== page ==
What Do You Look For In The Best Night Vision Binoculars?
Now that you know a bit more about the technology involved, let’s move on to how to choose high-quality night vision binoculars. There are a few things that you need to consider.
First, light transmission is important with all optics, but especially so with night vision devices. They have so little light available to them in the first place and have to do so much with it that it’s essential that night vision binoculars are good at collecting and transmitting light. Looker for larger objective lenses, a brighter IR illuminator, and more recent generations to help with this.
This also helps with image quality. For night vision binoculars with a digital display, you’ll also want to look at display resolution to ensure a high-quality image.
You’ll also need to consider the magnification strength that you need. The smaller and farther away what you want to view is, the greater the magnification you’ll need. Most binoculars have fixed magnification, but many digital binoculars feature digital zoom to give the effect of variable magnification.
At the same time, you need to consider the detection range of the infrared sensor. If you want to see something at 500 yards away, it doesn’t matter what magnification power the binoculars have if the infrared sensor’s detection range caps out at half that distance.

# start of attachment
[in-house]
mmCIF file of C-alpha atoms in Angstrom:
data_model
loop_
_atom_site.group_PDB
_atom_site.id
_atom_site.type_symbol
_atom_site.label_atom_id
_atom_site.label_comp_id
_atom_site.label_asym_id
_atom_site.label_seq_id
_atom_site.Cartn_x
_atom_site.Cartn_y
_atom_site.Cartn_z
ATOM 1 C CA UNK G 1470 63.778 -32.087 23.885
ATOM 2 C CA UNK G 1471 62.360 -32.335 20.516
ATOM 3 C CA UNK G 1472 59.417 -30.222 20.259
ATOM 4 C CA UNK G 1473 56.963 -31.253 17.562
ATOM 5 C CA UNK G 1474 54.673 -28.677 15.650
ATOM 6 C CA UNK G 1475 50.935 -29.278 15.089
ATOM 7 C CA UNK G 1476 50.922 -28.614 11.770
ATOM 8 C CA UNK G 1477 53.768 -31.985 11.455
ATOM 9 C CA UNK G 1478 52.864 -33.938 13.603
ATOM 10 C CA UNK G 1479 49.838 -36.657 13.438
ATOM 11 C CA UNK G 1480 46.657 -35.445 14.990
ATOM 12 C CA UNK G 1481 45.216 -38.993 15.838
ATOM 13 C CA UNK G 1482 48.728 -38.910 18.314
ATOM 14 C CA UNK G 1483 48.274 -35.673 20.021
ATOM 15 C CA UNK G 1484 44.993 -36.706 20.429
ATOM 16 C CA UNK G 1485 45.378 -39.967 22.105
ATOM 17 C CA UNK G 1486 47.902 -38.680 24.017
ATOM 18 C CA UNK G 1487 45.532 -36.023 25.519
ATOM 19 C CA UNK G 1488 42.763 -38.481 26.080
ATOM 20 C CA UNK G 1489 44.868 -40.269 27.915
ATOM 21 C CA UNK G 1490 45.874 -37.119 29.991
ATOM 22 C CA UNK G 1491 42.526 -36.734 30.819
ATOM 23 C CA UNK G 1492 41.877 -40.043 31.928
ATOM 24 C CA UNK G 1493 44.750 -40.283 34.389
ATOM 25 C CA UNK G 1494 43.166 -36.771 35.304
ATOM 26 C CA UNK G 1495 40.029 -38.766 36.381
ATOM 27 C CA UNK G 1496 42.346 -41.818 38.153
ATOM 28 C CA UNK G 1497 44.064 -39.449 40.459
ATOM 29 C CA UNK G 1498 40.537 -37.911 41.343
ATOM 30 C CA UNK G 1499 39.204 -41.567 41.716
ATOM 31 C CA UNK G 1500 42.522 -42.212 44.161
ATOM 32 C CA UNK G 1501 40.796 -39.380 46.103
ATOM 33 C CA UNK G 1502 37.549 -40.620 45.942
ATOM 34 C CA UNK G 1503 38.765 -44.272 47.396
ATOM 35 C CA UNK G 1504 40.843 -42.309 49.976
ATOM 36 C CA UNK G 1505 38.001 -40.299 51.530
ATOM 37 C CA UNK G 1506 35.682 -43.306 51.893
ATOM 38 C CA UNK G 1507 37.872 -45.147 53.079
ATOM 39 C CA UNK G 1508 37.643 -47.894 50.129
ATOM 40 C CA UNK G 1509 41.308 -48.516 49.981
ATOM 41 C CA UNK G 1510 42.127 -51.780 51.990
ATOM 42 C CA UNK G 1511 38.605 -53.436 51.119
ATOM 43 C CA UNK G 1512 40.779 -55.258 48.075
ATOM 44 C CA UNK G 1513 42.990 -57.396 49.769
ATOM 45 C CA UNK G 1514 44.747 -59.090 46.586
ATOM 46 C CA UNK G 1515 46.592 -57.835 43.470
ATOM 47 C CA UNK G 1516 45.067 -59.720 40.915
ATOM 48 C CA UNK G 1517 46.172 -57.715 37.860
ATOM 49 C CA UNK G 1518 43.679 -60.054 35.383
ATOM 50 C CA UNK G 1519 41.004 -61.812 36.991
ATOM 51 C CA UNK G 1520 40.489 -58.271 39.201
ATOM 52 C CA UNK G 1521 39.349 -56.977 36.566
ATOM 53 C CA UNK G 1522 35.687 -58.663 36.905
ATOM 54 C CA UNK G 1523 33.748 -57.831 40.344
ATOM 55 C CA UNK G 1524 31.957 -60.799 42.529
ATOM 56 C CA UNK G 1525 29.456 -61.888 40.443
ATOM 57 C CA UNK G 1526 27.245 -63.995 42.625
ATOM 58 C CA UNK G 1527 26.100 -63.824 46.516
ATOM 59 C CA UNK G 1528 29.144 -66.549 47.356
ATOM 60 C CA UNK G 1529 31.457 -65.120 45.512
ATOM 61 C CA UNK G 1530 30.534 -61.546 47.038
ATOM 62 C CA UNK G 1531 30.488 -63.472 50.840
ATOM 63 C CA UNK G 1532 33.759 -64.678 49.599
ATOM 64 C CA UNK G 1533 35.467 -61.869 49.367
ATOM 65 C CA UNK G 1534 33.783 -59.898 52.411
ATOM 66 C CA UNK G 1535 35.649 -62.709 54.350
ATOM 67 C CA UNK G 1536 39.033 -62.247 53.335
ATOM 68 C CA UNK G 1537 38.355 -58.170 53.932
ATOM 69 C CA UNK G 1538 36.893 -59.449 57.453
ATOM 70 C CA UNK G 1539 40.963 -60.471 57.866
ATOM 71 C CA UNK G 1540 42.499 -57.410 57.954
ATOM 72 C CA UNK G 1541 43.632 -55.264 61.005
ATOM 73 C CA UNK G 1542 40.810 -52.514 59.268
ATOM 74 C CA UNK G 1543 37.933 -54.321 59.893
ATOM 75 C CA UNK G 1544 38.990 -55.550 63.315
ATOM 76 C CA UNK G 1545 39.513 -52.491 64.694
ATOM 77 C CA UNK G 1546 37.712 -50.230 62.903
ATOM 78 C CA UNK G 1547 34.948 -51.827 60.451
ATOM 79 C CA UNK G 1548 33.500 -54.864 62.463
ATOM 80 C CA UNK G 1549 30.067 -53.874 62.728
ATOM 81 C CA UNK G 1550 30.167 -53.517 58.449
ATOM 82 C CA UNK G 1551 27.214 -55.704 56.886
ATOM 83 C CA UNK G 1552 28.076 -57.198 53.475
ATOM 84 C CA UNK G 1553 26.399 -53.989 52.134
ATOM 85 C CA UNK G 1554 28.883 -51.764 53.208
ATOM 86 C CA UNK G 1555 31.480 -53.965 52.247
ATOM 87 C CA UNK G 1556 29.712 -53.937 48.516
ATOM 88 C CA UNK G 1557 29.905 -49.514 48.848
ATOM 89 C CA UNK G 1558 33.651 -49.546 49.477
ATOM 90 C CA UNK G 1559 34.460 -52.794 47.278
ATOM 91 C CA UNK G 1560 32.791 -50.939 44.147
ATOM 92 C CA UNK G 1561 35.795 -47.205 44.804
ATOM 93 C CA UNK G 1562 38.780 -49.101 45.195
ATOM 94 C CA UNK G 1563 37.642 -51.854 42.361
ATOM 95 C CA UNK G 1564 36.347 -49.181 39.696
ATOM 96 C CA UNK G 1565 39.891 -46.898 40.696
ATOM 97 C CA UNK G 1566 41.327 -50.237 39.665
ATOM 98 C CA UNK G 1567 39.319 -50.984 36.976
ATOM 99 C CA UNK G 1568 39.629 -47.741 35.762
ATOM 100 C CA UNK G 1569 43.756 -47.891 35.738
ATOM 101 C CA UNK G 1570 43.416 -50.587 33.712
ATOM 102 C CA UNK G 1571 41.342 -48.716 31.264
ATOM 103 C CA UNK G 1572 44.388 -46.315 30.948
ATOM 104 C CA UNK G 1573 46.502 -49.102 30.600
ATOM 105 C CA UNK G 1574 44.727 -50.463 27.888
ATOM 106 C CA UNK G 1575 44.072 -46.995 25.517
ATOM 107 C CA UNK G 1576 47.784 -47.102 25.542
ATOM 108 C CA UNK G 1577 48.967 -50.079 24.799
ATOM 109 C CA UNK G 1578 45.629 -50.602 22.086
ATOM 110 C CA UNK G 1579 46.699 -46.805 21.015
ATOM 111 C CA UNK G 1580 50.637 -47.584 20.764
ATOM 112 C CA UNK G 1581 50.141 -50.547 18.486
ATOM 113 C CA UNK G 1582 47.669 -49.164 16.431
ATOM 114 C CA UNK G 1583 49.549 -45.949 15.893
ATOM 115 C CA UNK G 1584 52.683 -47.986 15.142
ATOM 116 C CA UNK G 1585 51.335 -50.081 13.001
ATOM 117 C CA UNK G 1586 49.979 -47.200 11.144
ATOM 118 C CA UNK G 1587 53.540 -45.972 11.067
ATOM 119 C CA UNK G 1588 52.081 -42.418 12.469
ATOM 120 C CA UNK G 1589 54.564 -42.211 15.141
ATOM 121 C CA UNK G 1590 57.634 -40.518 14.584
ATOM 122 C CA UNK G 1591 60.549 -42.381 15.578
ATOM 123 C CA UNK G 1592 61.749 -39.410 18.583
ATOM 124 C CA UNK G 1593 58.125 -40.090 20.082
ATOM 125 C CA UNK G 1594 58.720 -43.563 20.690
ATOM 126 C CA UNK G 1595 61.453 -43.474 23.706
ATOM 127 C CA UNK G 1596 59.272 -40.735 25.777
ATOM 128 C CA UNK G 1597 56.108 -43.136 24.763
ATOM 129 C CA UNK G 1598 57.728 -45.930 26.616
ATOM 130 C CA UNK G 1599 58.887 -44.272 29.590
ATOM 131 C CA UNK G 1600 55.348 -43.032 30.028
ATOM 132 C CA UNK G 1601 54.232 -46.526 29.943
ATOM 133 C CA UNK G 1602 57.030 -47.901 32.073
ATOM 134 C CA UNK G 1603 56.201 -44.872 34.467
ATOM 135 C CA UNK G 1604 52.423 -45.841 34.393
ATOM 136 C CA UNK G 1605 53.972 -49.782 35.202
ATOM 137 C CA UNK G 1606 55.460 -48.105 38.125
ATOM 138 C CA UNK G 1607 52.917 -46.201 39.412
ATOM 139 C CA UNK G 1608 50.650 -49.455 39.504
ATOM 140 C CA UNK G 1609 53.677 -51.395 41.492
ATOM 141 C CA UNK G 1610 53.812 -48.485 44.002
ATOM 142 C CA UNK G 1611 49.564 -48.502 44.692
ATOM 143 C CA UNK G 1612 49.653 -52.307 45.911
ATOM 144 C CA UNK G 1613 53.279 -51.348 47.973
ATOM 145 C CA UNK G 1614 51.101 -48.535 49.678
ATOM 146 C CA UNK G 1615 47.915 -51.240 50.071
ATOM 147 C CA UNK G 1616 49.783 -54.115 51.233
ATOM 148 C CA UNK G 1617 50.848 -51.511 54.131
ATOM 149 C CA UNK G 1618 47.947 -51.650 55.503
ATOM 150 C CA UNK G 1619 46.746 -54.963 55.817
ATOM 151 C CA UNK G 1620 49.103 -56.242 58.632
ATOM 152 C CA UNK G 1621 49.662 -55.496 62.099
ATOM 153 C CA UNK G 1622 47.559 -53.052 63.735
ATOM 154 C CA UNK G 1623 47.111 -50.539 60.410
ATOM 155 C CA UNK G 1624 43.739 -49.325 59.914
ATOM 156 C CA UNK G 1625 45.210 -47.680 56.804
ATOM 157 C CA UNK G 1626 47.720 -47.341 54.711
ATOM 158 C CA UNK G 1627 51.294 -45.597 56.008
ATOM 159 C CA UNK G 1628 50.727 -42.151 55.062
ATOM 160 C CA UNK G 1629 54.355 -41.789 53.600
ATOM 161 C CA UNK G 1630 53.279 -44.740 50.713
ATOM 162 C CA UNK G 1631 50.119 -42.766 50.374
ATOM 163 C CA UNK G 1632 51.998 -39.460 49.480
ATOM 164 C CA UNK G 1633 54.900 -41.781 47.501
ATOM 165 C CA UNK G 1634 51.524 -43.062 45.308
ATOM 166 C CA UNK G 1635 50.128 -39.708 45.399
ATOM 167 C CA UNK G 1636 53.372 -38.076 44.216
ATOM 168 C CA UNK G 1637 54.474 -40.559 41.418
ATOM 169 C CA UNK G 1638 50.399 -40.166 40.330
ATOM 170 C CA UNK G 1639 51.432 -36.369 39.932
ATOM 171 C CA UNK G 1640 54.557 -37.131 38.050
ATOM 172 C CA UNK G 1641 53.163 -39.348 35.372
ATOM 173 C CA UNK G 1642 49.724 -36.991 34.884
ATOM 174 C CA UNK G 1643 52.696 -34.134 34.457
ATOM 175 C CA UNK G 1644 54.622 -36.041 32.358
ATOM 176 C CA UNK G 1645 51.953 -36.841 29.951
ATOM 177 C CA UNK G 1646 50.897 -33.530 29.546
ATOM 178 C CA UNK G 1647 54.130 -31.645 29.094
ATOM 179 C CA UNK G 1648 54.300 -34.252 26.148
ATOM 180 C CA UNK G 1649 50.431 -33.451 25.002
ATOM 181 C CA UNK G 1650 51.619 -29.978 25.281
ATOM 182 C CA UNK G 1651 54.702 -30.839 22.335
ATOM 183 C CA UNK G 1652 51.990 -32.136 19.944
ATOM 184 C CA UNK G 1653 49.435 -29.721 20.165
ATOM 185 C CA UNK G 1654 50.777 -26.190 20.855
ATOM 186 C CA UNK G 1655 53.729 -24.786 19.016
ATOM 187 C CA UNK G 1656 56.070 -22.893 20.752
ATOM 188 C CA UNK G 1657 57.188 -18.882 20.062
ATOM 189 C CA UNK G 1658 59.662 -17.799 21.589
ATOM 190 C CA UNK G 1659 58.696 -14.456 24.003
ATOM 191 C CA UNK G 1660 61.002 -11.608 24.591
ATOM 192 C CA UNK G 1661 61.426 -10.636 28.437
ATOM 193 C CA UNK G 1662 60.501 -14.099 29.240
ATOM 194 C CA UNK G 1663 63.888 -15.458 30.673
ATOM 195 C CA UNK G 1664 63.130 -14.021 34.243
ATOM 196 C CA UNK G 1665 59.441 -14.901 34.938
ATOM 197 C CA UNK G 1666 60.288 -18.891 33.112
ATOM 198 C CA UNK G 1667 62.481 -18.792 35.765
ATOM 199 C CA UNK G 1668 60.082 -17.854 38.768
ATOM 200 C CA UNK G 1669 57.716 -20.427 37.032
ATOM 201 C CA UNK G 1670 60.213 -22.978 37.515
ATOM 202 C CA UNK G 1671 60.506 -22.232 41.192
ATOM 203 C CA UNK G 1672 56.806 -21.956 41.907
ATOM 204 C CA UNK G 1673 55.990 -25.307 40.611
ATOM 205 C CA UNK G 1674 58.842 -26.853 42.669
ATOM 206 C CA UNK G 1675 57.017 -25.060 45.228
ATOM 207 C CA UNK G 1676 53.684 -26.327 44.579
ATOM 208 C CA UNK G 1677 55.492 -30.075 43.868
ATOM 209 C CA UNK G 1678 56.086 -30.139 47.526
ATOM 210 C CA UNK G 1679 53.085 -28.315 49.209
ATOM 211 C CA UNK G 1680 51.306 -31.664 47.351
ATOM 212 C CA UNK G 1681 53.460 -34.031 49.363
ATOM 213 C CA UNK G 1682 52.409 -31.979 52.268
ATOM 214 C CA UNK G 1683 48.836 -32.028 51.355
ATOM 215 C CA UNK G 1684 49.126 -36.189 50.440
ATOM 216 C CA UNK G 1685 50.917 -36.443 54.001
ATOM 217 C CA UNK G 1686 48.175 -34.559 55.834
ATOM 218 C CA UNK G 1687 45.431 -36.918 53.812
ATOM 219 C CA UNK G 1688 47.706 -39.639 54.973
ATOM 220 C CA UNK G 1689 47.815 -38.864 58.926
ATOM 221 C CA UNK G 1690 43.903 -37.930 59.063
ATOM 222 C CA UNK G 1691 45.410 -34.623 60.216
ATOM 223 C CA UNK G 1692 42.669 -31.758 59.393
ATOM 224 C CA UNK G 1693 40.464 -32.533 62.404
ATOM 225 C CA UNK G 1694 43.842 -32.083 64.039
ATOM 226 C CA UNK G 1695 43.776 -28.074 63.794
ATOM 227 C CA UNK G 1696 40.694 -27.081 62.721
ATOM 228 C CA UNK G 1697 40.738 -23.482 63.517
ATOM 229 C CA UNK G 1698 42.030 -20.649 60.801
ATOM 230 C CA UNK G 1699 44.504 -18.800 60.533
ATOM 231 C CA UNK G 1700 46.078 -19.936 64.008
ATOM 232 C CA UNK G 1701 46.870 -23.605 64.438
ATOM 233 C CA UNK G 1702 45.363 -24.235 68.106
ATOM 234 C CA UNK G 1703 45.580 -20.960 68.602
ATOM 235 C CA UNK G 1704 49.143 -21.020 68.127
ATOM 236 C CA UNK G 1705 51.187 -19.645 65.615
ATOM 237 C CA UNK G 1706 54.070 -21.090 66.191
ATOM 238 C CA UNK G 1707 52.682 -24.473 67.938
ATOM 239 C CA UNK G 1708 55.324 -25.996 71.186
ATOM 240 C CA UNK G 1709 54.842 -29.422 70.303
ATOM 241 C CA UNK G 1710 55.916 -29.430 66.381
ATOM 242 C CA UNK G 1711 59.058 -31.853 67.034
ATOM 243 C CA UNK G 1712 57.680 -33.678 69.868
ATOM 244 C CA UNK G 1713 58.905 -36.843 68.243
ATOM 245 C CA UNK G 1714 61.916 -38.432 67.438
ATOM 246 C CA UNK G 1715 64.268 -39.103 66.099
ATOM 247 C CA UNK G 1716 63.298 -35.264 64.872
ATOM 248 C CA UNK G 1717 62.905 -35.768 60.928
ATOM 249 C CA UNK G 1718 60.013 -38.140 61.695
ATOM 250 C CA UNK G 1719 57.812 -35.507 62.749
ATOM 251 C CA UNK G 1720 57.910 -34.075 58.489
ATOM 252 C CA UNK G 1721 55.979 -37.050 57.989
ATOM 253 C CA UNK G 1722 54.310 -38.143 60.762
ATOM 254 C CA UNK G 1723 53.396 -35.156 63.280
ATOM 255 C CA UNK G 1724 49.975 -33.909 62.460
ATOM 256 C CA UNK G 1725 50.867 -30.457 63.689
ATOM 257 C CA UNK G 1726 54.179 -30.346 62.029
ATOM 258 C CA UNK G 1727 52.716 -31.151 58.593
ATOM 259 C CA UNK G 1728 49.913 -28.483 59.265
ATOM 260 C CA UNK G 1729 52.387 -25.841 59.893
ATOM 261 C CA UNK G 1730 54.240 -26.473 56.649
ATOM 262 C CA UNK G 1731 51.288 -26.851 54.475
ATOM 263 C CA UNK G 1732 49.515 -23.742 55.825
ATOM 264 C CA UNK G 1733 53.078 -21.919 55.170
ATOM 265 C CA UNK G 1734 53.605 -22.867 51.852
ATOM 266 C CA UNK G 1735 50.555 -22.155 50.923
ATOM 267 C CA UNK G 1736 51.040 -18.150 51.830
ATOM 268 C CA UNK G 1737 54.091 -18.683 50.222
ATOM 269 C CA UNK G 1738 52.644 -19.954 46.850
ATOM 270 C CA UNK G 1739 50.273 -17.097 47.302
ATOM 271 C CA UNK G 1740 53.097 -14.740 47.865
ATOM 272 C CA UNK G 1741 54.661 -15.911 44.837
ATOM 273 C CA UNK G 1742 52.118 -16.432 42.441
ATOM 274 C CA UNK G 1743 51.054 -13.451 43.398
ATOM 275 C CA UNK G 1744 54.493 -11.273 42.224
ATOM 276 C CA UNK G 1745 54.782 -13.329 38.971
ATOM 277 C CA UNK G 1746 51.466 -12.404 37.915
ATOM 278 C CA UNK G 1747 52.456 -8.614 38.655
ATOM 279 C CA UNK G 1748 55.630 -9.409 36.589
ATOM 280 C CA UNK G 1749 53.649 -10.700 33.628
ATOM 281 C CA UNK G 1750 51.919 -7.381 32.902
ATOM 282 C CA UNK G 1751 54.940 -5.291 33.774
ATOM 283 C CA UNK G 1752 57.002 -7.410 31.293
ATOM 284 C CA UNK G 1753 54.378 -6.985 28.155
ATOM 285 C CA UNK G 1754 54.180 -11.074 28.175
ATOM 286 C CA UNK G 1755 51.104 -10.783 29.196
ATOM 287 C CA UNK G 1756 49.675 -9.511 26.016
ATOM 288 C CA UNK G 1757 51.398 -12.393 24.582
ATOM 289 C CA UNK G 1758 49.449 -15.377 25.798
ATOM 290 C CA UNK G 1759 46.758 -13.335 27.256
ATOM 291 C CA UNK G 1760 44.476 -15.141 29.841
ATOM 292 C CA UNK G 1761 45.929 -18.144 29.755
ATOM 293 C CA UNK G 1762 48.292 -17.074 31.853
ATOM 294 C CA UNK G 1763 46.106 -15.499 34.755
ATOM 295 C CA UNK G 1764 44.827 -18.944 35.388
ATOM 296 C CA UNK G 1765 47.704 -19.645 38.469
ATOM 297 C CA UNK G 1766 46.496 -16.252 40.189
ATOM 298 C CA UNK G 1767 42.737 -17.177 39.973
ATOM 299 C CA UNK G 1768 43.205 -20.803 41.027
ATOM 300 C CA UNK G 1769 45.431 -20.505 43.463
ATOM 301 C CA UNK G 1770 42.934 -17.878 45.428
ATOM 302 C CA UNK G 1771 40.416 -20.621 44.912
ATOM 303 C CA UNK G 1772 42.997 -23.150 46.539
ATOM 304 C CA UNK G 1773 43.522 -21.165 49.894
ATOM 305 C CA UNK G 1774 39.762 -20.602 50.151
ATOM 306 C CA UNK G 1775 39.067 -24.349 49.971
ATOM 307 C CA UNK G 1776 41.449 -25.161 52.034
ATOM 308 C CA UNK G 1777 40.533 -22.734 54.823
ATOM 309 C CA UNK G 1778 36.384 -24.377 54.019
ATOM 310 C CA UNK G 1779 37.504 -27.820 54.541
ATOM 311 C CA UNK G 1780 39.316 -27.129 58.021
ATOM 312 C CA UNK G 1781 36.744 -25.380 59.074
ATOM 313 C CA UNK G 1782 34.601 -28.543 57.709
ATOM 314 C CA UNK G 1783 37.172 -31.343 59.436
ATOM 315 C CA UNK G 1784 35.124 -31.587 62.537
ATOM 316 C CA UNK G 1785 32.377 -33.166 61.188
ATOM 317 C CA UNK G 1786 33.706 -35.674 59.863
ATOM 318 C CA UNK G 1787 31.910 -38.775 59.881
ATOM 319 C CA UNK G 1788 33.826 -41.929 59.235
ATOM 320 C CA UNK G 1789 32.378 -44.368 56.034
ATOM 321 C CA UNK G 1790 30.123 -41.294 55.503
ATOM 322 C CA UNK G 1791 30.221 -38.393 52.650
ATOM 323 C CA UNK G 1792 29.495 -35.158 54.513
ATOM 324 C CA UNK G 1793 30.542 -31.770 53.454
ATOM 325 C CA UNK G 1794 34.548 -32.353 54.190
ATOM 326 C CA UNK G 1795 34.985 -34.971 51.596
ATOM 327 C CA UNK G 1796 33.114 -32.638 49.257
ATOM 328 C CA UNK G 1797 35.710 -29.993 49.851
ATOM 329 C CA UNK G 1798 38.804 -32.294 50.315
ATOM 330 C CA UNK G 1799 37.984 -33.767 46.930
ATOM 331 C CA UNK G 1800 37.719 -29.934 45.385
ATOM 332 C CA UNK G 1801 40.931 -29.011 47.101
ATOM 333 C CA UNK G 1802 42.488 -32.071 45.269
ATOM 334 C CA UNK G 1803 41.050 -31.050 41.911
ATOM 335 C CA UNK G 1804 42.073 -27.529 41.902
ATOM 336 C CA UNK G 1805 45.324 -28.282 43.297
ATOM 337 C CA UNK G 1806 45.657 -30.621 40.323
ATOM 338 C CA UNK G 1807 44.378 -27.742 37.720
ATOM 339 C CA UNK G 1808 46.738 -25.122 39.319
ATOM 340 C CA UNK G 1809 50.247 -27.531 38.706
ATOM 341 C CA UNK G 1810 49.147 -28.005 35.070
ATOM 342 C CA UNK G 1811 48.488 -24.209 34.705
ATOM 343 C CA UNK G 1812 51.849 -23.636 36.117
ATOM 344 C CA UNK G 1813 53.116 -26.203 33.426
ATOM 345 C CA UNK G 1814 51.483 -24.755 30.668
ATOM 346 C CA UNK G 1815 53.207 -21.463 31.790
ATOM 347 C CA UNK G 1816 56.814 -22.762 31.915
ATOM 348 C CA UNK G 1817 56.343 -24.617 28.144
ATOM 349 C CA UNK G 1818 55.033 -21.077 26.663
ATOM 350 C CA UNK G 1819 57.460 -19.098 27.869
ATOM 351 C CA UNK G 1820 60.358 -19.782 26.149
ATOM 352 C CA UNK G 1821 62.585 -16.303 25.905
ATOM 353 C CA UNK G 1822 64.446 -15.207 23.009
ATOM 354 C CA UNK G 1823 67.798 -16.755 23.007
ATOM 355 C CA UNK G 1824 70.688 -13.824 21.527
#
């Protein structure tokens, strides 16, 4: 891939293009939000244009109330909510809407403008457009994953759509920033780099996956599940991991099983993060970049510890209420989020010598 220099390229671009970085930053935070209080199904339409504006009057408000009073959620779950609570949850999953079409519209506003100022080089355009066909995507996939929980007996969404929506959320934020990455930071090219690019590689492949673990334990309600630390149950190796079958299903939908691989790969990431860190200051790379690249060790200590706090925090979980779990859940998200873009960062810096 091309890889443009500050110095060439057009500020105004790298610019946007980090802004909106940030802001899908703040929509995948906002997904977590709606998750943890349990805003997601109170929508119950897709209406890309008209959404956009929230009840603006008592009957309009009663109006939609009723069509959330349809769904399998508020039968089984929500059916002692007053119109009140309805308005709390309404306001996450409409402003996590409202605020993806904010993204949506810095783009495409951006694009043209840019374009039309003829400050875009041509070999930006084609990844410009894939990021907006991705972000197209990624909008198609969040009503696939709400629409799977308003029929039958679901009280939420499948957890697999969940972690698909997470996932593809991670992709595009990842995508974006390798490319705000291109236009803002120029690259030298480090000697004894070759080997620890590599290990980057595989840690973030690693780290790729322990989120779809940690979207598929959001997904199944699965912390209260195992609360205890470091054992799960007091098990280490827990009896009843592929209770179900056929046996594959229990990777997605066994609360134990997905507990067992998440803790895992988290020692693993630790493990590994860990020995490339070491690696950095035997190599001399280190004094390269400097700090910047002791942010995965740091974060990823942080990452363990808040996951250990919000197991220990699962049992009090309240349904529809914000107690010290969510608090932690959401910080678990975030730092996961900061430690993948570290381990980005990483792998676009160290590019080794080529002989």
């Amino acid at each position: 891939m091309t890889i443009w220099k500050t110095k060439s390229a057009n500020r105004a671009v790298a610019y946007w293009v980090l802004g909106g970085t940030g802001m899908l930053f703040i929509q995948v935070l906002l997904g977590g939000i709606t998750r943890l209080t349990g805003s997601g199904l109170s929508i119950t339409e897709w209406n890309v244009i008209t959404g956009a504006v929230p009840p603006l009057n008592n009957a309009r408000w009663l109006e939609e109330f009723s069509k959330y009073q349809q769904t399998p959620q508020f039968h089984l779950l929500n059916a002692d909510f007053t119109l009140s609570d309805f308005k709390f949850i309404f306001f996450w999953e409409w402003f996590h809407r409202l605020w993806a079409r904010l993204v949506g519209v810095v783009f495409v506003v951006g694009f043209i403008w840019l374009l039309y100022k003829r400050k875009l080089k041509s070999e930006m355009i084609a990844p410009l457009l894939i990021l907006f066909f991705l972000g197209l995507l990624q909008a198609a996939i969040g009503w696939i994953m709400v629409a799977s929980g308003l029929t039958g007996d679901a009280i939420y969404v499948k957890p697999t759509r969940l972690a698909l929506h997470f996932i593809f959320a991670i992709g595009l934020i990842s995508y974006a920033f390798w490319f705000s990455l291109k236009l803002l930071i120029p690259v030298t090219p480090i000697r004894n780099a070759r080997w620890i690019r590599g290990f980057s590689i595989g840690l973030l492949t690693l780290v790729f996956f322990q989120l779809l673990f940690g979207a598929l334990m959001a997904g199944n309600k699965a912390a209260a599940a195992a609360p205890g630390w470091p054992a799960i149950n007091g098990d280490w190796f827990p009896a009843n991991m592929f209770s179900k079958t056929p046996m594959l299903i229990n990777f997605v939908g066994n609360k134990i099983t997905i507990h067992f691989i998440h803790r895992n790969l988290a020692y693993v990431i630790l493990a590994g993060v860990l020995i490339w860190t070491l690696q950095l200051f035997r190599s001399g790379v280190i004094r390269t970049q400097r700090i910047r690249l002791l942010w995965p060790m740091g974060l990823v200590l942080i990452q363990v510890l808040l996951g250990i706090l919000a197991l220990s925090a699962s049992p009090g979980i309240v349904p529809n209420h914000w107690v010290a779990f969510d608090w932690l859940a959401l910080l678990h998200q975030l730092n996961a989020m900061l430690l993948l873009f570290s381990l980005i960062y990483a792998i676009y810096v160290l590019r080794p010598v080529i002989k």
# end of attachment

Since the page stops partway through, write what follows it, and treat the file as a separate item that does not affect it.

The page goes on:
Best Night Vision Binoculars Reviewed
Now that you’ve got all the basics down and know how to find binoculars that suit your needs, let’s look at our recommendations.
Night Owl NOB5X Pro Nexgen Night Vision Binoculars (Our Top Pick)
First up is the Night Owl NOB5X.
These Gen 1 binoculars feature large 50mm objective lenses and a built-in IR illuminator that allow the device to be used in total darkness or just improves sight in low light conditions.
The interocular distance is adjustable so each eyepiece lines up perfectly with your eyes while a central focusing mechanism allows you to adjust the binoculars’ focus.
The NOB5X features 5x magnification, but the Night Owl NOB3X is virtually identical, but with 3x magnification.
- Integrated infrared all-glass optics
- Impact resistant lens housings
- Large field of view
- A bit heavy
Sightmark Ghost Hunter Night Vision Monocular (Best Budget)
The Sightmark Ghost Hunter Night Vision Monocular not only helps you save money but is also more compact and lightweight than binoculars. It can even be mounted to your weapon or a tripod.
The Ghost Hunter even shuts off automatically when it’s exposed to bright light. That preserves the night vision components to help the device last for years, meaning it’ll be long before you end up having to replace it.
It comes in 2x, 4x, and 5x magnification versions. The 2x magnification has a 120m (131 yards) detection range, while the 4x has a 180m (197 yards) range and the 6x has a 200m (219 yards) range.
- Built-in 805nm IR illuminator
- Lightweight but durable construction
- Quick to power up
- Somewhat difficult to focus
ATN BinoX 4K Day & Night Vision Binoculars (Best High End)